The settlement of Mason grew up around Fort Mason which was established by the United States War Department as a front-line defense against Kiowa, Lipan Apache and Comanche, on July 6, 1851.
The fort was named in honor of George Thomson Mason, a United States Army second lieutenant killed in the Thornton Affair during the Mexican–American War near Brownsville, TX, on April 25, 1846.

The fort was home to several historic figures, among them Gen. Robert E. Lee. The fort was the last command for Gen. Lee before he left the U.S. Army to join the Confederacy. Ft. Mason is part of the Texas Forts Trail, a trail we'd like to follow one day so we can get the whole picture.

This is a fascinating little town, and it's too bad we lost the extra day we had planned to explore here. This is the prime place in the state to look for Texas Topaz, a section of the fort has been restored and is open for tours, and then there's the bronze statue of Old Yeller. Did you ever read Fred Gipson's book, Old Yeller - or see the Disney movie? Gipson grew up around Mason, and his stories definately reflect the area. You can read more about that here in a Texas Parks and Wildlife magazine article.

The downtown area is quaint, with shops and cafe's clustered around a classic courthouse. This place is just begging to be explored! We'll be back!

Friday, May 26, 2017

Packing the Wagon - Preparing to depart

"You've been doing this for so many years now it must be easy", someone said. . . meaning, it's easy to get ready to hit the road for the summer. Not so much. Like the pioneers, we do have a checklist, including the cast iron cooking pot, food stuffs and clothing.

The challenge is, every year is different, requiring different equipment, different clothes (like the year we added a cruise to Alaska) and Fate throws us different curve balls every year.

Last year's challenge was extensive water damage to the trailer, this year we had a variety of challenges. None were fatal, but we were beginning to feel a bit snake bit.

We were feeling a bit cocky as we thought we were on top of things schedule wise. The garden timers and drip hoses had been in place for several days (instead of the day before we leave), we'd already taken care of several small repairs and improvements on the rig, like a new storm door, and there was no major cleaning to do. We were right on schedule!

We don't drive the truck much when we aren't towing, but we did take it over to the kids about three weeks before we were due to depart - good thing! The cruise control didn't work - so to the dealer it went. Feeling very confident because the problem had been corrected ahead of time we went on with the packing and last minute projects. Departure scheduled for May 24.

Sunday, May 21. Loading a few things into the galley I noticed the light over the sink wasn't working, nor was the ceiling light by the door, or the fan. . . what's up with that? Steve went to work tracking it down - must be a bad ground - crawling around under the rig examining connections led to an onslaught of terrible insect bites, some with blisters, and no solution. Final determination - it was loose wires in the switch for the ceiling light causing the problem.How that impacted the other lights and the fan us unknown, but, crisis resolved.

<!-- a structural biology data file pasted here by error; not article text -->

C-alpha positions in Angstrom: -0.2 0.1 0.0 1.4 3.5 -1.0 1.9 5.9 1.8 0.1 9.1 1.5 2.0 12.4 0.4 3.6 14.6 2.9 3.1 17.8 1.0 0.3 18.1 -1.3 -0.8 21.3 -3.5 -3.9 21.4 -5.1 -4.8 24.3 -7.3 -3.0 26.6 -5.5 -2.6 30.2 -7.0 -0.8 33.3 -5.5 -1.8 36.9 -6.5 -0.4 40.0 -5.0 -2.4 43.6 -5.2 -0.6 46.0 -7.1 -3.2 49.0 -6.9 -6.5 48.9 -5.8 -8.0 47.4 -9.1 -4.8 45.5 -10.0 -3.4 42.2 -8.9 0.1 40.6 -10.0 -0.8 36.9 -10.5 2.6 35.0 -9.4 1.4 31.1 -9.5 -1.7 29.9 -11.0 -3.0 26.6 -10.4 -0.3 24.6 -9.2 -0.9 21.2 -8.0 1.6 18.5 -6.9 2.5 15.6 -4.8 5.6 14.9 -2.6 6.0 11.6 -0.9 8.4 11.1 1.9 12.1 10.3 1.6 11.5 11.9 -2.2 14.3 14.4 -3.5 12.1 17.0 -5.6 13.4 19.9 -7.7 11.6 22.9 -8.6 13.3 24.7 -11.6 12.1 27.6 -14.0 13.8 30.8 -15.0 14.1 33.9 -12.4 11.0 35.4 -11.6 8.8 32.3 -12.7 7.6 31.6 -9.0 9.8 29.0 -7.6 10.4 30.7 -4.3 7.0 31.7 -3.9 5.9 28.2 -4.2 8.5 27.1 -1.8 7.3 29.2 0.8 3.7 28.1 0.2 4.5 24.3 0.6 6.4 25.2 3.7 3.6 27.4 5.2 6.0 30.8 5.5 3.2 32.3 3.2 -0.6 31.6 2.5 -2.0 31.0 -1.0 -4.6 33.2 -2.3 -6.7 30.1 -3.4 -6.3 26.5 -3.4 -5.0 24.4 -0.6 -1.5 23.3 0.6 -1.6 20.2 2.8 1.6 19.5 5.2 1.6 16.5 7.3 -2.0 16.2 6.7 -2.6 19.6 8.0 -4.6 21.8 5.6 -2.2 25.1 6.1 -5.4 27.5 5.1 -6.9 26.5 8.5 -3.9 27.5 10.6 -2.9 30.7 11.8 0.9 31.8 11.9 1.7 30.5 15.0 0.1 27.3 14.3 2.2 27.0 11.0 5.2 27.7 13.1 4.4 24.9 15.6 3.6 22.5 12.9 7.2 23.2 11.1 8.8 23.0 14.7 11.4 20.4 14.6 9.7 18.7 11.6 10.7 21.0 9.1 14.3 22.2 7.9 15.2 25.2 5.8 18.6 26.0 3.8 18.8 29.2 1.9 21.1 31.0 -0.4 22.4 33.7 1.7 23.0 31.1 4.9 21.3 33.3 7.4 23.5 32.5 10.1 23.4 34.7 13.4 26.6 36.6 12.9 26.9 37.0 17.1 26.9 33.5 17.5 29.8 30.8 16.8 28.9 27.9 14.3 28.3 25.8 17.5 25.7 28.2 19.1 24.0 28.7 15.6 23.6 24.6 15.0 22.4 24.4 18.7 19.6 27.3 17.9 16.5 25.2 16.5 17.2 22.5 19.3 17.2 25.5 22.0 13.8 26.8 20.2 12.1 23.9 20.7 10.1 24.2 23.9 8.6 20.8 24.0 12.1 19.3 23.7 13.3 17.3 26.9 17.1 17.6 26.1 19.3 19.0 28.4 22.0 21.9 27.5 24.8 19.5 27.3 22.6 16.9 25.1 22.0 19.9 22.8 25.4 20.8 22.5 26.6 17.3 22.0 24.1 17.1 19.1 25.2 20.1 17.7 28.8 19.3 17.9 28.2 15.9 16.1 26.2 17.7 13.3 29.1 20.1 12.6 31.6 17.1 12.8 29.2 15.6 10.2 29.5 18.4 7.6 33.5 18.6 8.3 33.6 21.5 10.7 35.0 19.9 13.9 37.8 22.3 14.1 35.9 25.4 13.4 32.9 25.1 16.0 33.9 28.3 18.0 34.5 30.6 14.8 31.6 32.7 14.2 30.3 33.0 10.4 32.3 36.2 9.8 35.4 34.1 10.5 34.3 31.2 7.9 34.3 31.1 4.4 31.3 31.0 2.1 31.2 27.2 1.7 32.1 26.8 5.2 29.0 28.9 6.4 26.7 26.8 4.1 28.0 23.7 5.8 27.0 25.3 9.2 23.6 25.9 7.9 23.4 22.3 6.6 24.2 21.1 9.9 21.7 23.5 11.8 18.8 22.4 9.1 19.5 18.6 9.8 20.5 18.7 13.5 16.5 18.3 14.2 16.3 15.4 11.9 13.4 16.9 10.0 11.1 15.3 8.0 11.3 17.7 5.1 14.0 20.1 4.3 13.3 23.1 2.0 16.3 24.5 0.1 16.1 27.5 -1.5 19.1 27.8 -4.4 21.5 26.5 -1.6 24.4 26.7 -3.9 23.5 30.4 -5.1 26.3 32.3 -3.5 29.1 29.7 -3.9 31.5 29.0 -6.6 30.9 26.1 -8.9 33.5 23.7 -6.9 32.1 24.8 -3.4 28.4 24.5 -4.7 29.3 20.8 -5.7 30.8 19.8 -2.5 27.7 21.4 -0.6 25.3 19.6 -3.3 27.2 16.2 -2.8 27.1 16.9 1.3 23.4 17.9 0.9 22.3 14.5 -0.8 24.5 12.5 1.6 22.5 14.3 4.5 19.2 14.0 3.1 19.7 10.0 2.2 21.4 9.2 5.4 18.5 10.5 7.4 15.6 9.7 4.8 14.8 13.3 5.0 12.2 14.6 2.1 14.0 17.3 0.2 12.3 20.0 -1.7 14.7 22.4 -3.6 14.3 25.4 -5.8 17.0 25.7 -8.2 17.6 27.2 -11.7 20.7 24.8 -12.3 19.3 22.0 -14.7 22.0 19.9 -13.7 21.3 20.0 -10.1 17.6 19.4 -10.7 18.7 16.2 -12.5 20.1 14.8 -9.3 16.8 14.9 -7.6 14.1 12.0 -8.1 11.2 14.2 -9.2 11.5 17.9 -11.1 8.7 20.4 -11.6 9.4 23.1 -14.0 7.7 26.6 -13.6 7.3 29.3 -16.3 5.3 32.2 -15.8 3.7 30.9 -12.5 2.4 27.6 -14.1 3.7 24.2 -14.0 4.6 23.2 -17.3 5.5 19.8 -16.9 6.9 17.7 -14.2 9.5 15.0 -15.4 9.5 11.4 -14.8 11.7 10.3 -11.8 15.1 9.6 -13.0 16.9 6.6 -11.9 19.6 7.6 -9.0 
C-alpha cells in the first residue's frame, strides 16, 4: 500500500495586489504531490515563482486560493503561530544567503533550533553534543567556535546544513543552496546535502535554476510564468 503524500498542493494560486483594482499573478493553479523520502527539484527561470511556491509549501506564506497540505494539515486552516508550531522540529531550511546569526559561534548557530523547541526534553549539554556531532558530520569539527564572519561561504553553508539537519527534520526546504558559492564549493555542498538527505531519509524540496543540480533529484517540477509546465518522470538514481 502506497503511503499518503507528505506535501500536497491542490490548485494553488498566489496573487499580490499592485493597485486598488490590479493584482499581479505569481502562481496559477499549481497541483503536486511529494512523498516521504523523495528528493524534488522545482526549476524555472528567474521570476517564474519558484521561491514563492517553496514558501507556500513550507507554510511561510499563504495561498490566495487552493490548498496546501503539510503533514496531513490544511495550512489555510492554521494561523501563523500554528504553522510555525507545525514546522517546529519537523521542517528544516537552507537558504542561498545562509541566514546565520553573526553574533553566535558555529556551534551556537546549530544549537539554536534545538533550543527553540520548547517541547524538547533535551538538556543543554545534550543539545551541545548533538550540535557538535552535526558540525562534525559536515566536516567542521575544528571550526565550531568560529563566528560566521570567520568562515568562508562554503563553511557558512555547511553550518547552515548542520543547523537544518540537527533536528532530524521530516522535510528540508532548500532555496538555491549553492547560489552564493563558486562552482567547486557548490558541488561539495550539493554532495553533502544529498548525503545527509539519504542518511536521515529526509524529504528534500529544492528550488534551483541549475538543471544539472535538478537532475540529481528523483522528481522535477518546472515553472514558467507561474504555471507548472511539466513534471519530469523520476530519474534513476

With all the lights and fan running I went on with loading, only to come back after a trip to the house to find they'd all quit again. Heaving a big sigh, I went back in for another load, and came back to the rig to find them all working again. No explanation for that, but they are still working, so that's good enough for us!  On to the next challenge!

A couple of final loads of laundry to do, get one load going and on to other things, now go check on it. What? The tub's sitting there full of water (and wet clothes). Sigh., The repairman will be here Monday.

Monday, May 22. Super nice repairman, and boy were we happy to see him so soon. We feared we have to wait several days for someone to come out.  He fixed the washer and ordered a part for the dryer too (it had been cranky lately).  On to other chores on the list!

Tuesday, May 23. One of those chores was actually several small tasks, all of which required my mower/wagon to haul things around, do a little mowing at the edges, things like that. Well, ol' Chuy, as we call it, has always been a little cranky to start, but this time it started ok, then ran for a bit and croaked. It made it about 30 feet and then died, repeatedly. OK, it's dead, and scratch those chores off the list. I loaded the necessary stuff into a little red wagon and pulled it by hand around the yard - no fun with our steep grade and bumpy ground, but we got the job done. Chuy is now resting peacefully under a tarp and hopefully he'll be replaced when we get home in the fall. We'll give him a nice funeral - no telling how old he is (around 20), and he's given us great service, but why did the thing have to die today!  (Chuy is named for the bumper sticker he wears, from the restaurant in Van Horn, Tx)

Wednesday, May 24. This is supposed to be departure day, but we are one day behind schedule for obvious reasons. No pressure - we'll still be able to make the reservations that have been set up. Things went pretty well for most of the day, then late in the evening, when much of the very last minute items get finished up, our water service went out!! Really?? I'm glad we keep a few bottles of water in storage, so it wasn't too big a deal, but after all the toting and packing I did really miss my long soak in a hot bubble bath!

So, all of this is to say, every year is very different - and we hope we don't have another like this!

Thursday, May 25 - Yeah! We're On the Road Again! First stop, Mason, Texas.